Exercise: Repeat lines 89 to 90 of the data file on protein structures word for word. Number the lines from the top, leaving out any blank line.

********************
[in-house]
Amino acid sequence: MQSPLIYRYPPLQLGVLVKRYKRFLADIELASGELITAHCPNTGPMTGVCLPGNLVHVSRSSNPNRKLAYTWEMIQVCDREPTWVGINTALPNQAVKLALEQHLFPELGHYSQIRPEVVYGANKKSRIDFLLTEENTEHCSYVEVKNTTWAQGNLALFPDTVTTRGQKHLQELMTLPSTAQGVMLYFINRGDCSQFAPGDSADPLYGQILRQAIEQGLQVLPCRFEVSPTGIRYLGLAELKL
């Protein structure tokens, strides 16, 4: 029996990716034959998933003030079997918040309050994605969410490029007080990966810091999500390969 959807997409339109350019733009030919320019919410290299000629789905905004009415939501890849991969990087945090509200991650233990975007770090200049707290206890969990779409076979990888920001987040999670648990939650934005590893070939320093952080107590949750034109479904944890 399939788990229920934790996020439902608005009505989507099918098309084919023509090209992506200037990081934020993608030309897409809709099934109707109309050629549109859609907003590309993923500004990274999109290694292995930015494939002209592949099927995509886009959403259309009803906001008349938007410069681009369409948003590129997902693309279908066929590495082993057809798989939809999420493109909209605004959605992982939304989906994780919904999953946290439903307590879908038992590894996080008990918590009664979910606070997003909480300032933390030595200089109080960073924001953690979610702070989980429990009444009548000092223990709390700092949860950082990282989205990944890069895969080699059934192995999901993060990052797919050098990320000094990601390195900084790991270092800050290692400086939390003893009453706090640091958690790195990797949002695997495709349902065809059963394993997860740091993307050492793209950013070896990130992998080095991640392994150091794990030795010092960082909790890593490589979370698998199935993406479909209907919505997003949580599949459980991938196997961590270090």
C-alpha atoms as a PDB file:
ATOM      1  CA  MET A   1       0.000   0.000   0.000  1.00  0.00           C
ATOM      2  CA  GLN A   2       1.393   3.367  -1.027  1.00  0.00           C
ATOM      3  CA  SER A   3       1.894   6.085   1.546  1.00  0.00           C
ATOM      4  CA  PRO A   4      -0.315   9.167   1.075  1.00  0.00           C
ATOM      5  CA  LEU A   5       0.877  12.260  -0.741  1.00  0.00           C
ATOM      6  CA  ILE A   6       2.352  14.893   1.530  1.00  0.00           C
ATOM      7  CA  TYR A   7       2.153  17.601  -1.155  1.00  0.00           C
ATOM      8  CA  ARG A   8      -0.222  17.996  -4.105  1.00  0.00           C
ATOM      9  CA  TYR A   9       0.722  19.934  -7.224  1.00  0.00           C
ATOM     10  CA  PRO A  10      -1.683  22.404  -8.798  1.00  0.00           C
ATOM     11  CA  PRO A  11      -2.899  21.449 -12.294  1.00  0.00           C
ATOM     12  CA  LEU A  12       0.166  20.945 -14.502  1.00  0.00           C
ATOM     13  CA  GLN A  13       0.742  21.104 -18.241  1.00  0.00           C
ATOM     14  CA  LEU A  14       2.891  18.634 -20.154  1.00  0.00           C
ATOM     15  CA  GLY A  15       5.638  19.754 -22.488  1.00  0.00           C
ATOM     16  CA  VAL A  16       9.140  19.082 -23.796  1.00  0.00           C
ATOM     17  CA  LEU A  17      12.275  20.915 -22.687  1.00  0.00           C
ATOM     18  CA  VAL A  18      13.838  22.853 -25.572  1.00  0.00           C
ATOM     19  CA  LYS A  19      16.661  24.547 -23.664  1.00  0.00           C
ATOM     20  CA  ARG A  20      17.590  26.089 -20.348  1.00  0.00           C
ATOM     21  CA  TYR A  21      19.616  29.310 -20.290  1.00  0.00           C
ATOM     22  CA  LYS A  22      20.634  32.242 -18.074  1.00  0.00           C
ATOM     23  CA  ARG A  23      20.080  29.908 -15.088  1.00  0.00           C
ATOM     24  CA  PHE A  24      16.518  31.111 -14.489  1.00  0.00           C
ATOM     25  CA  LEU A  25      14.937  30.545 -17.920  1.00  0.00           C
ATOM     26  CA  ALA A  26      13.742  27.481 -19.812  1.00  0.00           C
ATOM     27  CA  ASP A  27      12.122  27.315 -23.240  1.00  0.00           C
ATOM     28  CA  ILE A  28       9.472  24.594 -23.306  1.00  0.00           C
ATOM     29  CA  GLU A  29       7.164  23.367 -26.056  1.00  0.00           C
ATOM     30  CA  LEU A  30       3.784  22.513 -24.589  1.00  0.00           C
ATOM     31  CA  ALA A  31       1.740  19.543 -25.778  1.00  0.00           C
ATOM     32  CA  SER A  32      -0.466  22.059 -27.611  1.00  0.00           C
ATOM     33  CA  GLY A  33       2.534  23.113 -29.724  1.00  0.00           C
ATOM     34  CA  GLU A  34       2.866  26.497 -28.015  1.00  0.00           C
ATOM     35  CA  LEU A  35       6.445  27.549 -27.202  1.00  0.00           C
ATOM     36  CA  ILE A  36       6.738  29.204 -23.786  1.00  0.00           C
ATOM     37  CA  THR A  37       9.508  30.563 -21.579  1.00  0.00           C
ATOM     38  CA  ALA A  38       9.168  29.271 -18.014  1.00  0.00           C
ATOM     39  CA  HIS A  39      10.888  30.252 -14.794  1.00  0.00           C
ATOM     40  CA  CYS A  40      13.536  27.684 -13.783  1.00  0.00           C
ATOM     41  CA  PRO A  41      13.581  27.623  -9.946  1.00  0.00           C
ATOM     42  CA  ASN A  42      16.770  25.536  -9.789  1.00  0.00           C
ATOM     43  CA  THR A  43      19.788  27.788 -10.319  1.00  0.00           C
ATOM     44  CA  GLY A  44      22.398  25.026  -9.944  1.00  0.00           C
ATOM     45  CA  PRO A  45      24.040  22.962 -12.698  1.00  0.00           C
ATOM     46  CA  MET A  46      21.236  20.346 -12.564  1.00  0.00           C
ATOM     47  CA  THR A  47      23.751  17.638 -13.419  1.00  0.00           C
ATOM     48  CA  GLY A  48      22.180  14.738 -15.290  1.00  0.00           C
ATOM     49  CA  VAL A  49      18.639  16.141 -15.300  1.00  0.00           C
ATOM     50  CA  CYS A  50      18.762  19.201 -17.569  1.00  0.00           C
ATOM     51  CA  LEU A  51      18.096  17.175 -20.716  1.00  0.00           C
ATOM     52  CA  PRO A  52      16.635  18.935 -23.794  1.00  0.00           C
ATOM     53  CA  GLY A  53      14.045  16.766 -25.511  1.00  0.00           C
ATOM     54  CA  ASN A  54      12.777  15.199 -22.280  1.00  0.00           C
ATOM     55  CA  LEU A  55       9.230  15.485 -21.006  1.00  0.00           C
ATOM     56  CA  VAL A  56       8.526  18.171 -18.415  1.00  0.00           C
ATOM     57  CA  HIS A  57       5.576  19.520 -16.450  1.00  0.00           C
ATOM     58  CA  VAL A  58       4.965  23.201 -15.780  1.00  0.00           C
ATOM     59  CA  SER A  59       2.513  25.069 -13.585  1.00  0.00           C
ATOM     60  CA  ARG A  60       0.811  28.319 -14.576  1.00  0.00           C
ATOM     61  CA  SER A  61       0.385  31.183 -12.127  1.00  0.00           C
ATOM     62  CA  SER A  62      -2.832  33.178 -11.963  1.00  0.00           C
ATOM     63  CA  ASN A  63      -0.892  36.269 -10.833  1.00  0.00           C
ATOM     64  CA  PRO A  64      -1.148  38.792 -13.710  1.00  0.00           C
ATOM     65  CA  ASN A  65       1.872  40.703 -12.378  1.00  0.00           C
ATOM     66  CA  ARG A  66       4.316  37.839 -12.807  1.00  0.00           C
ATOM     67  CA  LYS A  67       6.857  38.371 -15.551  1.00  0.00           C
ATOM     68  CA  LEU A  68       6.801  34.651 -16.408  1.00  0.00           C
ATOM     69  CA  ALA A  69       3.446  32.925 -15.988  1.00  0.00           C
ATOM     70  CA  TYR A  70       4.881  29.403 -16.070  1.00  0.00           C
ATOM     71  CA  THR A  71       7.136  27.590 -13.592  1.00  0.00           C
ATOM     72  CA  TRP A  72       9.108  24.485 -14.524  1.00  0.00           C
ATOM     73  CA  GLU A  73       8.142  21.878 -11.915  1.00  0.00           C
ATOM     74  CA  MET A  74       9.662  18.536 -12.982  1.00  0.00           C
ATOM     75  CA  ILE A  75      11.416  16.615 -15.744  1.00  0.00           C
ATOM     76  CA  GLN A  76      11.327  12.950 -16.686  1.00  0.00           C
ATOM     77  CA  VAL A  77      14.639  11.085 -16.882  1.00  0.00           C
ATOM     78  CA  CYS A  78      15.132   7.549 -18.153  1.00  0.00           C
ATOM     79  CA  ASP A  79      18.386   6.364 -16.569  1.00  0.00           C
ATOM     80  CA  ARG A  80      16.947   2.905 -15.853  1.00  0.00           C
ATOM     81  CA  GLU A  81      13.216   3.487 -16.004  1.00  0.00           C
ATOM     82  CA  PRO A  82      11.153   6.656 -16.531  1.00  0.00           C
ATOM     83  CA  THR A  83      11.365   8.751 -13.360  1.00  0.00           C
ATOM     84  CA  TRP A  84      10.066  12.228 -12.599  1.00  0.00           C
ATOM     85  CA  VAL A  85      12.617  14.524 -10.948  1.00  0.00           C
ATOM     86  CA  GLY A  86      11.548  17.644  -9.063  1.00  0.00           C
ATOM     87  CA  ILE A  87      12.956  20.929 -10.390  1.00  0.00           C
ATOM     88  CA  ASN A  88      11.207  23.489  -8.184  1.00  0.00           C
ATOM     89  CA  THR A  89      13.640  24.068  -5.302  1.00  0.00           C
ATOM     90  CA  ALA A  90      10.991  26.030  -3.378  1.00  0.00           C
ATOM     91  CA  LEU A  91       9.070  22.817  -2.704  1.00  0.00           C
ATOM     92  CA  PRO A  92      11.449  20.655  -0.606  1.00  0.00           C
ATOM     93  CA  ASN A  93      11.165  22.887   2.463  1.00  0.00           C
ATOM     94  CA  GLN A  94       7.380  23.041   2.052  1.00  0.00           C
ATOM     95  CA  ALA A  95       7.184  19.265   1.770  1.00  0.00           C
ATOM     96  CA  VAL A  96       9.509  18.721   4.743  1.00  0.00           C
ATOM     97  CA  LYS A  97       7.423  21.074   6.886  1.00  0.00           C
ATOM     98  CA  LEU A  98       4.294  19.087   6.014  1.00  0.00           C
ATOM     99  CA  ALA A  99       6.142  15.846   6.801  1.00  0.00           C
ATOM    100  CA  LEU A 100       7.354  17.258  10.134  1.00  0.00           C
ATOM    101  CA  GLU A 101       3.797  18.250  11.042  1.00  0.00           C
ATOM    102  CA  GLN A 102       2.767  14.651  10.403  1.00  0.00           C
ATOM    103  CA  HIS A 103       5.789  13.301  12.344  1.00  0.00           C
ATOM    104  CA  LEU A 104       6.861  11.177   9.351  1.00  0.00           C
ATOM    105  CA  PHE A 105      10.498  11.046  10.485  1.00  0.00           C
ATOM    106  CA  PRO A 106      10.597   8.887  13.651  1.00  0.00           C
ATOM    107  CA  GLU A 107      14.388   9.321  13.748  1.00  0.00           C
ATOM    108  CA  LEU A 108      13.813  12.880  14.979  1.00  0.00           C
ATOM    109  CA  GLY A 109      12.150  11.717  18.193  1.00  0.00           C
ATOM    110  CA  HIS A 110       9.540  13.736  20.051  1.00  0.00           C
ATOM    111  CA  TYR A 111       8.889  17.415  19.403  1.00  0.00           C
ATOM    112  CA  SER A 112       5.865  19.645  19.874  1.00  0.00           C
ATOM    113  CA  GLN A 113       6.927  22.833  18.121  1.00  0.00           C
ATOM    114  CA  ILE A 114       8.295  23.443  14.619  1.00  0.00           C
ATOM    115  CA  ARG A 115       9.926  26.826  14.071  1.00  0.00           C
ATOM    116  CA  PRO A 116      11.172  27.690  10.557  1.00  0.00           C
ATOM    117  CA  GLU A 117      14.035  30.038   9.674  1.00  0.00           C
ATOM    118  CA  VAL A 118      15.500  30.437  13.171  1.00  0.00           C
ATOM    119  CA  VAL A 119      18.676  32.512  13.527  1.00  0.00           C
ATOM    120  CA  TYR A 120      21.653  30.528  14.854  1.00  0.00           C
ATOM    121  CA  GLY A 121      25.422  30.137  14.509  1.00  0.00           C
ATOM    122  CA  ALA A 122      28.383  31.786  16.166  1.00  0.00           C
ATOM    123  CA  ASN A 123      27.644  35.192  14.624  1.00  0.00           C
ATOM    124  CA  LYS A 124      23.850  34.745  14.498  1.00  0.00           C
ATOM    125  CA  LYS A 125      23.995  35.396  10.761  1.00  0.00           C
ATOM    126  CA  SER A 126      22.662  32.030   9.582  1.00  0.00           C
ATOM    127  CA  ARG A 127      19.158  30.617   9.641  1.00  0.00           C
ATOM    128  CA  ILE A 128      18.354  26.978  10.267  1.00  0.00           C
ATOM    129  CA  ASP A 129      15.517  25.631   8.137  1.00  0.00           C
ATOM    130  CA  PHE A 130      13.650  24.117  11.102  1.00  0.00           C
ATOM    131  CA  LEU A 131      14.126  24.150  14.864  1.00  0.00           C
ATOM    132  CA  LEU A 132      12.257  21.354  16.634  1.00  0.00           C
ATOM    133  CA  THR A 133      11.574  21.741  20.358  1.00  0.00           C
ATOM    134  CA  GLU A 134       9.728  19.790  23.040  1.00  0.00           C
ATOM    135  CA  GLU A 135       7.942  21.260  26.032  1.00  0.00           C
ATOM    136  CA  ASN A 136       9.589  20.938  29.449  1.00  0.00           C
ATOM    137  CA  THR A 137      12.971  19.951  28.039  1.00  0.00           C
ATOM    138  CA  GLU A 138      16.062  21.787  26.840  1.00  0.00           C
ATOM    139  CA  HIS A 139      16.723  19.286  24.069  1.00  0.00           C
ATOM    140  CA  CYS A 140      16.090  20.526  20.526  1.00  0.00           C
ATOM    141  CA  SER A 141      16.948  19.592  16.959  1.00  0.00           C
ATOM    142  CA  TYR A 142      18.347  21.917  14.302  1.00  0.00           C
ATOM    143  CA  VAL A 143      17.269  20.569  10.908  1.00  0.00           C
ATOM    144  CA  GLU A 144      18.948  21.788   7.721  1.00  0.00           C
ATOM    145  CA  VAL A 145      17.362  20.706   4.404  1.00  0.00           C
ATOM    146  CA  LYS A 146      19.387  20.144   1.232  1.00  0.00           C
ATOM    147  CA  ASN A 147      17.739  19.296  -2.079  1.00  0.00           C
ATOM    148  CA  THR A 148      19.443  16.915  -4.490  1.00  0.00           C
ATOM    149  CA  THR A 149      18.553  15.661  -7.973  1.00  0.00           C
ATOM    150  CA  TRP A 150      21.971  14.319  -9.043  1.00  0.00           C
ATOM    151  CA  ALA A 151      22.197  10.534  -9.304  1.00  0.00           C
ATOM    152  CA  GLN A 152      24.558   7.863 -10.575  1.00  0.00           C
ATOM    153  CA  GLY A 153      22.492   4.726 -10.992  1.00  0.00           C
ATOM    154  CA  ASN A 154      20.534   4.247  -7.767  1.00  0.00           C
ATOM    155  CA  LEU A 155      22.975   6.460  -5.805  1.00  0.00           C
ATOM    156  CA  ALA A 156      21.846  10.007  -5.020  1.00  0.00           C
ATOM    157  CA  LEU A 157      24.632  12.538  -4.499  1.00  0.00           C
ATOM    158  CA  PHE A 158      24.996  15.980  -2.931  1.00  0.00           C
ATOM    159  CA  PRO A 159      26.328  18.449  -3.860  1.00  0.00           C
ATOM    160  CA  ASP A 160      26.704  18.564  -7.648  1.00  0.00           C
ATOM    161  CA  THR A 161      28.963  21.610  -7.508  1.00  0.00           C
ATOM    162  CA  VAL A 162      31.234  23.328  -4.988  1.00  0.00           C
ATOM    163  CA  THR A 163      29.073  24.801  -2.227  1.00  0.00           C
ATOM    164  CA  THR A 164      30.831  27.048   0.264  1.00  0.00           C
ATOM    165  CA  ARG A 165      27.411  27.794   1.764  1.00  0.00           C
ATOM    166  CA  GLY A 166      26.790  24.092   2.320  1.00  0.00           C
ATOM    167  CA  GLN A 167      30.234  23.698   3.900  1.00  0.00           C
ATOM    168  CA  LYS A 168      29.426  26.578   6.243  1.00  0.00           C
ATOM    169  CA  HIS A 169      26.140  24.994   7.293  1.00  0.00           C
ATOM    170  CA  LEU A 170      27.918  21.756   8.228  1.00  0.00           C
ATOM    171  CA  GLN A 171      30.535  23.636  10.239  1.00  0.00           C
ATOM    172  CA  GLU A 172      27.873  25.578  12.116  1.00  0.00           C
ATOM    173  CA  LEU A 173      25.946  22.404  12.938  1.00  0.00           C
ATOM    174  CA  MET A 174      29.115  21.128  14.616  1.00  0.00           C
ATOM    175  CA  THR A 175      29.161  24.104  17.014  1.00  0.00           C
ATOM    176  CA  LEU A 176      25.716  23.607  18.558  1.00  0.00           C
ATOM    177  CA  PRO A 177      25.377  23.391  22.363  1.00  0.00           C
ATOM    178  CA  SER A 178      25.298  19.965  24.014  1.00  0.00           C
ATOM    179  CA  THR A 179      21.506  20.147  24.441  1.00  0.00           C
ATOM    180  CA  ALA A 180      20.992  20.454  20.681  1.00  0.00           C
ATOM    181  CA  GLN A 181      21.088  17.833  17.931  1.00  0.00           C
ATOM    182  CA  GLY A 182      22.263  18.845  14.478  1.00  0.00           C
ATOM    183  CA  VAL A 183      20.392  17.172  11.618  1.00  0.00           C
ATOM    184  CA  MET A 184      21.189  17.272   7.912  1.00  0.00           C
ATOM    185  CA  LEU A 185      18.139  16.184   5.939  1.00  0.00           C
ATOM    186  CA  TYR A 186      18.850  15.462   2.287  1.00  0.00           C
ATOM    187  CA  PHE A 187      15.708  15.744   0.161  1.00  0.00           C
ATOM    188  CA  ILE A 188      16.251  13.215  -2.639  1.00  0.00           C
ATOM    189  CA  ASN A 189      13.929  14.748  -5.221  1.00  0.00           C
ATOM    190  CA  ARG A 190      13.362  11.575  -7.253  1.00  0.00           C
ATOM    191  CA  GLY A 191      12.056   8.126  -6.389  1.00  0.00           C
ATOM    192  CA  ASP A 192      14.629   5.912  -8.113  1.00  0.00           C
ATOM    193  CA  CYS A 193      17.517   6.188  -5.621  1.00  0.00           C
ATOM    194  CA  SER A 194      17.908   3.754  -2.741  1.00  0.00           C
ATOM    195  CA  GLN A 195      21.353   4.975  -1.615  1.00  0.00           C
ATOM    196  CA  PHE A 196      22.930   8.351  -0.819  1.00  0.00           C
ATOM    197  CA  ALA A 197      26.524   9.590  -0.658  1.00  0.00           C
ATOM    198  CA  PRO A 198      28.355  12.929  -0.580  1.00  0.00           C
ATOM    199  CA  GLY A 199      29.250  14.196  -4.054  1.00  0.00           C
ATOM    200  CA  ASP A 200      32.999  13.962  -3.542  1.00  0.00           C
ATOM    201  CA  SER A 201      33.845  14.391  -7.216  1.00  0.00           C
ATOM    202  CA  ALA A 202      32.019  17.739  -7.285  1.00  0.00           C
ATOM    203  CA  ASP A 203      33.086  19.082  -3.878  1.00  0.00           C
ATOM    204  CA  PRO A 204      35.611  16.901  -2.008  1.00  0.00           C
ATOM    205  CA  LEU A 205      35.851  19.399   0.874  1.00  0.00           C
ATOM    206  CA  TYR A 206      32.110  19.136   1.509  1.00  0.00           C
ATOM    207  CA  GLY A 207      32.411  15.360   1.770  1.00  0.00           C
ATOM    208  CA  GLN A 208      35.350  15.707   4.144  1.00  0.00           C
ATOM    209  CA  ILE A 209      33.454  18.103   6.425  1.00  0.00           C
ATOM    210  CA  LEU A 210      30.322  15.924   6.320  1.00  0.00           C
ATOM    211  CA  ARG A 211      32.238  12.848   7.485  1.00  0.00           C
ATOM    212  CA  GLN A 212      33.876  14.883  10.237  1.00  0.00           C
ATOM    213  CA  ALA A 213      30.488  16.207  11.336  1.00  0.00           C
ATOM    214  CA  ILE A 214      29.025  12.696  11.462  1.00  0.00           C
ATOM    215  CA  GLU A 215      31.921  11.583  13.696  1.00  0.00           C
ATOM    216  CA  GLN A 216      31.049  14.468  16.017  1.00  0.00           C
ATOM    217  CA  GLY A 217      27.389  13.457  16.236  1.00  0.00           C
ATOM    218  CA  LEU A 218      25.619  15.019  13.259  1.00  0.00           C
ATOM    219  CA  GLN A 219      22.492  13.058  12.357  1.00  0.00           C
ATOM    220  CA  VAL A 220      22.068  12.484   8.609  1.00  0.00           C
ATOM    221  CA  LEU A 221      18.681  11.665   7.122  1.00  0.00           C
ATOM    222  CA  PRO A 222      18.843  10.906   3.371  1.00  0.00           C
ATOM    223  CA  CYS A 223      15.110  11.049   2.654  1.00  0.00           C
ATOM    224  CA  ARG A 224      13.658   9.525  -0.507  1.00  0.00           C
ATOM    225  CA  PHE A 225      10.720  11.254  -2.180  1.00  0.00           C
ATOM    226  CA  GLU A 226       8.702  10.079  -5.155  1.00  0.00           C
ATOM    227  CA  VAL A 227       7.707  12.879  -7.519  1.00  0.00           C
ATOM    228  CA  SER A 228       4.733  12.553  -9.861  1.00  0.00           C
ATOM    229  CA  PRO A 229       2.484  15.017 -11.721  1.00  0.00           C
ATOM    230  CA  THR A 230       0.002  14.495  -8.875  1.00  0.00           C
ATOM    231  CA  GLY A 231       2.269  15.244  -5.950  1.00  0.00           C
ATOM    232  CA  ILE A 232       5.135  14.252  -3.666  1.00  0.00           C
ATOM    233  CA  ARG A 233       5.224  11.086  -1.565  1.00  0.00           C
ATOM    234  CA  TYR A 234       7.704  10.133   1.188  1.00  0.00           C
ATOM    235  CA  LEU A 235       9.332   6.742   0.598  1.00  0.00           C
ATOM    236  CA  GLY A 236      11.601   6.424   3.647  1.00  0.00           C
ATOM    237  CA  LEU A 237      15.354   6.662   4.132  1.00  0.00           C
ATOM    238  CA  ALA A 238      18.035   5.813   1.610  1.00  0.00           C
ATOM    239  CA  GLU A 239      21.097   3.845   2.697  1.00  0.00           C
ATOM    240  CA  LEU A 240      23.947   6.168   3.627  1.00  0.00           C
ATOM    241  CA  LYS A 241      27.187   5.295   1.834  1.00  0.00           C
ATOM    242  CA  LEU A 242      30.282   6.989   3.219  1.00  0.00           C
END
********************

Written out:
ATOM     85  CA  VAL A  85      12.617  14.524 -10.948  1.00  0.00           C
ATOM     86  CA  GLY A  86      11.548  17.644  -9.063  1.00  0.00           C